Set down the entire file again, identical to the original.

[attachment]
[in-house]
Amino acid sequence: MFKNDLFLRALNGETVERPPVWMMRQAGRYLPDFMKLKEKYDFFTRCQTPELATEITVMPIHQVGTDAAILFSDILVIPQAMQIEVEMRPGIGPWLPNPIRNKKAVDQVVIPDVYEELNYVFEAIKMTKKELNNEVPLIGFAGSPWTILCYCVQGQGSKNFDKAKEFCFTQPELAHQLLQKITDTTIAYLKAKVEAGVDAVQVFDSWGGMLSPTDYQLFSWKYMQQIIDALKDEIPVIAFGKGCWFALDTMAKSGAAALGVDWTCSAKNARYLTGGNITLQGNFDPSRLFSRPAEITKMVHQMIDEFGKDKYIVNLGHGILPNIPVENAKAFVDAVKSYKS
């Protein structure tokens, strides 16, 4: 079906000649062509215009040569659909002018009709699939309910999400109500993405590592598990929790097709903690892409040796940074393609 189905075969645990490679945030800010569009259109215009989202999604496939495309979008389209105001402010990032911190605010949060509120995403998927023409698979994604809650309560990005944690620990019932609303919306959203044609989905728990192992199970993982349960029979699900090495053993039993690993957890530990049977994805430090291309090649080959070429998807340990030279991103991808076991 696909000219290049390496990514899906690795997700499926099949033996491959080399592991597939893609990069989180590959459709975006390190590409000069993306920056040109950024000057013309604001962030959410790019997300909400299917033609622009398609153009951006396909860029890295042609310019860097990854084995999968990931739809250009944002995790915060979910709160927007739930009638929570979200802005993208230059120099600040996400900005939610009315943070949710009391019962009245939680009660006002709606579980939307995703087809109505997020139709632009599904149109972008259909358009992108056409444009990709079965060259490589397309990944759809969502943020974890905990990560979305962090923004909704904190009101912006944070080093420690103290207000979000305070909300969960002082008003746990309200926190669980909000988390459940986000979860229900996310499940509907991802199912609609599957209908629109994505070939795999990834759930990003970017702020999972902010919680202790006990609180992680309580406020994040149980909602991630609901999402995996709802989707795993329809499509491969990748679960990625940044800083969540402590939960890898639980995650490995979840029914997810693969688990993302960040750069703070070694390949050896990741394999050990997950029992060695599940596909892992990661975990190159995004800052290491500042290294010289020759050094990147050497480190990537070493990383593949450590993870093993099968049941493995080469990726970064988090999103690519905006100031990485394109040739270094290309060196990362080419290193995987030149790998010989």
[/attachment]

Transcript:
[in-house]
Amino acid sequence: MFKNDLFLRALNGETVERPPVWMMRQAGRYLPDFMKLKEKYDFFTRCQTPELATEITVMPIHQVGTDAAILFSDILVIPQAMQIEVEMRPGIGPWLPNPIRNKKAVDQVVIPDVYEELNYVFEAIKMTKKELNNEVPLIGFAGSPWTILCYCVQGQGSKNFDKAKEFCFTQPELAHQLLQKITDTTIAYLKAKVEAGVDAVQVFDSWGGMLSPTDYQLFSWKYMQQIIDALKDEIPVIAFGKGCWFALDTMAKSGAAALGVDWTCSAKNARYLTGGNITLQGNFDPSRLFSRPAEITKMVHQMIDEFGKDKYIVNLGHGILPNIPVENAKAFVDAVKSYKS
């Protein structure tokens, strides 16, 4: 079906000649062509215009040569659909002018009709699939309910999400109500993405590592598990929790097709903690892409040796940074393609 189905075969645990490679945030800010569009259109215009989202999604496939495309979008389209105001402010990032911190605010949060509120995403998927023409698979994604809650309560990005944690620990019932609303919306959203044609989905728990192992199970993982349960029979699900090495053993039993690993957890530990049977994805430090291309090649080959070429998807340990030279991103991808076991 696909000219290049390496990514899906690795997700499926099949033996491959080399592991597939893609990069989180590959459709975006390190590409000069993306920056040109950024000057013309604001962030959410790019997300909400299917033609622009398609153009951006396909860029890295042609310019860097990854084995999968990931739809250009944002995790915060979910709160927007739930009638929570979200802005993208230059120099600040996400900005939610009315943070949710009391019962009245939680009660006002709606579980939307995703087809109505997020139709632009599904149109972008259909358009992108056409444009990709079965060259490589397309990944759809969502943020974890905990990560979305962090923004909704904190009101912006944070080093420690103290207000979000305070909300969960002082008003746990309200926190669980909000988390459940986000979860229900996310499940509907991802199912609609599957209908629109994505070939795999990834759930990003970017702020999972902010919680202790006990609180992680309580406020994040149980909602991630609901999402995996709802989707795993329809499509491969990748679960990625940044800083969540402590939960890898639980995650490995979840029914997810693969688990993302960040750069703070070694390949050896990741394999050990997950029992060695599940596909892992990661975990190159995004800052290491500042290294010289020759050094990147050497480190990537070493990383593949450590993870093993099968049941493995080469990726970064988090999103690519905006100031990485394109040739270094290309060196990362080419290193995987030149790998010989």